"Jiu-Jitsu" is an older romanization that was the original spelling of the art in the West, and it is still in common use, whereas the modern Hepburn romanization is "jūjutsu." Other common spellings are Jujitsu, Ju-Jitsu, and Ju jitsu.

The art is sometimes referred to as Gracie Jiu-Jitsu (GJJ), but this name is trademarked by Rorion Gracie and specifically refers to the style taught by him and his selected teachers. Other members of the Gracie family often call their style by personalized names, such as Charles Gracie Jiu-Jitsu or Renzo Gracie Jiu-Jitsu, and similarly, the Machado brothers call their style Machado Jiu-Jitsu (MJJ). While each style and its instructors have their own unique aspects, they are all basic variations of Brazilian Jiu-Jitsu.

Today there are four major branches of Jiu-Jitsu from Brazil. Gracie Humaita, Gracie Barra, Alliance Jiu-Jitsu, and Carlson Gracie Jiu-Jitsu. Each branch can trace its roots back to Carlos Gracie, and Mitsuyo Maeda.

Development

Maeda met an influential businessman named Gastão Gracie who helped him get established. In 1917, his son Carlos Gracie, still a 14 year-old boy, watched a demonstration by Maeda at the Teatro da Paz and decided to learn jiu-jitsu. Maeda accepted Carlos as a student,and Carlos went on to become a great exponent of the art and ultimately, with his younger brother Hélio Gracie became the founder of Gracie Jiu-Jitsu, modern Brazilian Jiu-Jitsu.

In 1921, Gastão Gracie and his family moved to Rio de Janeiro. Carlos, then 17 years old, passed Maeda's teachings on to his brothers Osvaldo, Gastão and Jorge. Hélio was too young and sick at that time to learn the art, and due to medical imposition was prohibited to take part in the training sessions. Despite that, Hélio learned jiu-jitsu by watching his brothers. He eventually overcame his health problems and is now considered by many as the founder of Brazilian Jiu-Jitsu (though others, such as Carlson Gracie, have pointed to Carlos as the founder of the art).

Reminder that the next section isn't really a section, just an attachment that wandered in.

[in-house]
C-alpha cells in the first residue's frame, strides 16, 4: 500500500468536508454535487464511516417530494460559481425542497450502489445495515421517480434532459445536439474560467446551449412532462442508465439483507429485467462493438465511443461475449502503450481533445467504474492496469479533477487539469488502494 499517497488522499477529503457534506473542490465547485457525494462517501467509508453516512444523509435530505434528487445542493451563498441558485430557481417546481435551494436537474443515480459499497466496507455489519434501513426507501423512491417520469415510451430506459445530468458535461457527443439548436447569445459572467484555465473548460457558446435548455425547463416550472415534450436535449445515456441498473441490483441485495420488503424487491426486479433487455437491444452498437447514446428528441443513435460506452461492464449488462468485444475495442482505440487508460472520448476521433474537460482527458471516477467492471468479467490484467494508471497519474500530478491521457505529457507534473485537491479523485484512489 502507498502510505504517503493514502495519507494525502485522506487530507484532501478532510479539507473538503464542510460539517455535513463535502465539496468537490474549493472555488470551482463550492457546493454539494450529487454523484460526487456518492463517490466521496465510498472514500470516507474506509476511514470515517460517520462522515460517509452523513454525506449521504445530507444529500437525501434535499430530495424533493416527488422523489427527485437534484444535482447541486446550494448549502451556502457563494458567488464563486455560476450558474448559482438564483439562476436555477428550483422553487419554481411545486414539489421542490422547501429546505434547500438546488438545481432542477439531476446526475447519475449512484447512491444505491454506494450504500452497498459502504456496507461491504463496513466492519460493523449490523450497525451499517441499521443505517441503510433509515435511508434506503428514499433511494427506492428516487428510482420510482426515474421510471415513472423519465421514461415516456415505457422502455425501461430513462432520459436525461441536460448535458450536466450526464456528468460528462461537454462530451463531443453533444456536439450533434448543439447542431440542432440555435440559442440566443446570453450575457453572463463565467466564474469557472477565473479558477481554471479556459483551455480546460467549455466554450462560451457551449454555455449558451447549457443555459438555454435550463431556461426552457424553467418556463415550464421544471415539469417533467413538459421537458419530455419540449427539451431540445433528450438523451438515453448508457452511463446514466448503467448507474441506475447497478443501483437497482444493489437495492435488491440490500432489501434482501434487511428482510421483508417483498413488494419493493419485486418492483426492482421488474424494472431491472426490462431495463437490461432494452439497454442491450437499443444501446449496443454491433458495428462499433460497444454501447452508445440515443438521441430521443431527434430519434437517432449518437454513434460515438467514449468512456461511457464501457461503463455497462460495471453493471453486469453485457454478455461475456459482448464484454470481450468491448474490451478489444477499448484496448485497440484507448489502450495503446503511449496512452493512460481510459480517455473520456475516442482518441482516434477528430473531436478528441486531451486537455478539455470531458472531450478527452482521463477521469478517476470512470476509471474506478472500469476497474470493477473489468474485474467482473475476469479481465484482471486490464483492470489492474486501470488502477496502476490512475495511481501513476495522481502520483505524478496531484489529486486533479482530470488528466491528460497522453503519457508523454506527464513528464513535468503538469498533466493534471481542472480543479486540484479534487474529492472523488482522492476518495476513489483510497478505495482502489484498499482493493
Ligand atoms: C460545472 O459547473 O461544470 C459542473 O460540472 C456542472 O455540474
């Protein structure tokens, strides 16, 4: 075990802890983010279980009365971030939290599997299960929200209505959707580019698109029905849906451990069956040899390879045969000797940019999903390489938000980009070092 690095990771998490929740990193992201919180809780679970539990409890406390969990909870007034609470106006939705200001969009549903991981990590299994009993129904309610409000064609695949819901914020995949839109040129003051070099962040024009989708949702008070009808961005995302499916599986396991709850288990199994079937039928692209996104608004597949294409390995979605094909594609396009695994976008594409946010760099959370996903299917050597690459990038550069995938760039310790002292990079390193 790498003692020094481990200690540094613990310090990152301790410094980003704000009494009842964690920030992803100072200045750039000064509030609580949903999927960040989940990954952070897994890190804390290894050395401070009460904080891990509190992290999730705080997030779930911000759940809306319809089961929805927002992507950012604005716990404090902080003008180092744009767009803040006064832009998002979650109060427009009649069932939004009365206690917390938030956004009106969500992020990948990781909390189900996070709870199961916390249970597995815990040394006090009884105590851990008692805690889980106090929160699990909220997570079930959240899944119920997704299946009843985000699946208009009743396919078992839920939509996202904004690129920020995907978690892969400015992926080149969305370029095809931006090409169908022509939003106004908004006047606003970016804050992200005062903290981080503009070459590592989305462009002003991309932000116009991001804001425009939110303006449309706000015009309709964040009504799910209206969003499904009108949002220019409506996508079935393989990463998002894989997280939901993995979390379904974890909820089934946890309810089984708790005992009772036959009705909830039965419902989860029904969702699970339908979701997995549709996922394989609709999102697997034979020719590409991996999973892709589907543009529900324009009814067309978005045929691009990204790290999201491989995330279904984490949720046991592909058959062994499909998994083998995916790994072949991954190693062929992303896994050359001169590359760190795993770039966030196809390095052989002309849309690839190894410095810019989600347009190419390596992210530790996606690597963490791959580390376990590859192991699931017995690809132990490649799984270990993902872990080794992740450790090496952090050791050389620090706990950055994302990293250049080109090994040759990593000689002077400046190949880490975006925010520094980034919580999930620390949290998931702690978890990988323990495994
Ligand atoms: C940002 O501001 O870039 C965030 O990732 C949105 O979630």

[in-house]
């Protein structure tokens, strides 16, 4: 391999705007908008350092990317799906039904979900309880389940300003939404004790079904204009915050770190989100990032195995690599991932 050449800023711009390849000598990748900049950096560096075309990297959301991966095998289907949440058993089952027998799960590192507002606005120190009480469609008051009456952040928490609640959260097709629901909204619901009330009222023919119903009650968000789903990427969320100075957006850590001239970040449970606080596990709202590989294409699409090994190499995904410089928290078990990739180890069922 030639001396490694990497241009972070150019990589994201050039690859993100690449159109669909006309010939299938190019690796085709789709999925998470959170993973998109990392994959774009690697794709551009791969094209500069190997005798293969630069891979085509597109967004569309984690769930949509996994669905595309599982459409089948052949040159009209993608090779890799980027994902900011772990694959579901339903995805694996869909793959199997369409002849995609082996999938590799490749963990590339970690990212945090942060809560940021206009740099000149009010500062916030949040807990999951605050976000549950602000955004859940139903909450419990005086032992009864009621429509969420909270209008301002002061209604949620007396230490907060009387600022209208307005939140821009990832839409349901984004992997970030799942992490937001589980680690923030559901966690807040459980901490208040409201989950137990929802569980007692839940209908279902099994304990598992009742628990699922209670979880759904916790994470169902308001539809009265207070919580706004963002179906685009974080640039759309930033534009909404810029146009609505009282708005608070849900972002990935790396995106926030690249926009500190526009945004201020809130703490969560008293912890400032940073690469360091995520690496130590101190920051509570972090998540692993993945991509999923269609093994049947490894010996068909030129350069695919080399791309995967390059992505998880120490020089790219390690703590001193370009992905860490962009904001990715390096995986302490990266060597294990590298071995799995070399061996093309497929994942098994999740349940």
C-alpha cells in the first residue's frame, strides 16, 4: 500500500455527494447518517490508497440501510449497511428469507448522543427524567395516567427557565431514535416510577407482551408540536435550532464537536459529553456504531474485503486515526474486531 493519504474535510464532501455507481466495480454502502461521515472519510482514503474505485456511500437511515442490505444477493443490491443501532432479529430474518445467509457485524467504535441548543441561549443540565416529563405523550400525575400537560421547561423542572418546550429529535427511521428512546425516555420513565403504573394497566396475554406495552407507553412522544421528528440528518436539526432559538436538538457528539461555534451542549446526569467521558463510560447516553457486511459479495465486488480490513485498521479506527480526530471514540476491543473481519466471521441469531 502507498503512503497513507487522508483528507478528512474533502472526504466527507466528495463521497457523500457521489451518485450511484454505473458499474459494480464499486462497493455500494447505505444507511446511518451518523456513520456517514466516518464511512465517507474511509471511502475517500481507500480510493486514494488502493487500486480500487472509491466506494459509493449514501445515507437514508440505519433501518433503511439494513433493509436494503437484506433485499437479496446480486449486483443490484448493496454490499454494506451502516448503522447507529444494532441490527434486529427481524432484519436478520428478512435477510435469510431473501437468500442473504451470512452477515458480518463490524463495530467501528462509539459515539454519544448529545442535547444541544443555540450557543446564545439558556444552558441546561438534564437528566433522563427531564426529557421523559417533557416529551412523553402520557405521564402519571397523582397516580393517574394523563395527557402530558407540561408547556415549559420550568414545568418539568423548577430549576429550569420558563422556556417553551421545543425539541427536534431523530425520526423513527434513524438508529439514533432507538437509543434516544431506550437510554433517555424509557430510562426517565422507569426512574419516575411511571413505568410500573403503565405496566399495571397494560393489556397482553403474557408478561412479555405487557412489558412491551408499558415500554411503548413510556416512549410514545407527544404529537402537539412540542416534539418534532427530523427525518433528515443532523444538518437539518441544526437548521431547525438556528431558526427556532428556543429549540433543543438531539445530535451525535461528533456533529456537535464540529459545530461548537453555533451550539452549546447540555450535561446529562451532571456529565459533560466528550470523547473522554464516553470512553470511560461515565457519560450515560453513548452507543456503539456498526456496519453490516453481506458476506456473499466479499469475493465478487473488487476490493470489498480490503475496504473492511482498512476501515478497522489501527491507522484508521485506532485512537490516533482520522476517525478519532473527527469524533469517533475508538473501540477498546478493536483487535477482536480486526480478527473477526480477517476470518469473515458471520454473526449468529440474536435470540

Hélio competed in several submission judo competitions which mostly ended in a draw. One defeat (in Brazil in 1951) was by visiting Japanese judoka Masahiko Kimura, whose surname the Gracies gave to the arm lock used to defeat Hélio.

The Gracie family continued to develop the system throughout the 20th century, often fighting vale tudo matches (precursors to modern MMA), during which it increased its focus on ground fighting and refined its techniques.

Today, the main differences between the BJJ styles is between traditional Gracie Jiu-Jitsu's emphasis on self-defense, and Sport Brazilian Jiu-Jitsu's orientation towards point competition. There is a large commonality of techniques between the two. Also, there is a wide variety of ideals in training in different schools in terms of the utilization of technique versus how much to attempt to overpower an opponent.

Prominence

Brazilian Jiu-Jitsu came to international prominence in the martial arts community in the 1990s, when Brazilian Jiu-Jitsu expert Royce Gracie won the first, second and fourth Ultimate Fighting Championships, which at the time were single elimination martial arts tournaments. Royce fought against often much-larger opponents who were practicing other styles, including boxing, shoot-fighting, karate, judo, tae kwon do and wrestling. It has since become a staple art for many MMA fighters and is largely credited for bringing wide-spread attention to the importance of ground fighting. Sport BJJ tournaments continue to grow in popularity worldwide and have given rise to no-gi submission grappling tournaments, such as the ADCC Submission Wrestling World Championship.

 

 


Well done is better than well said.    -Benjamin Franklin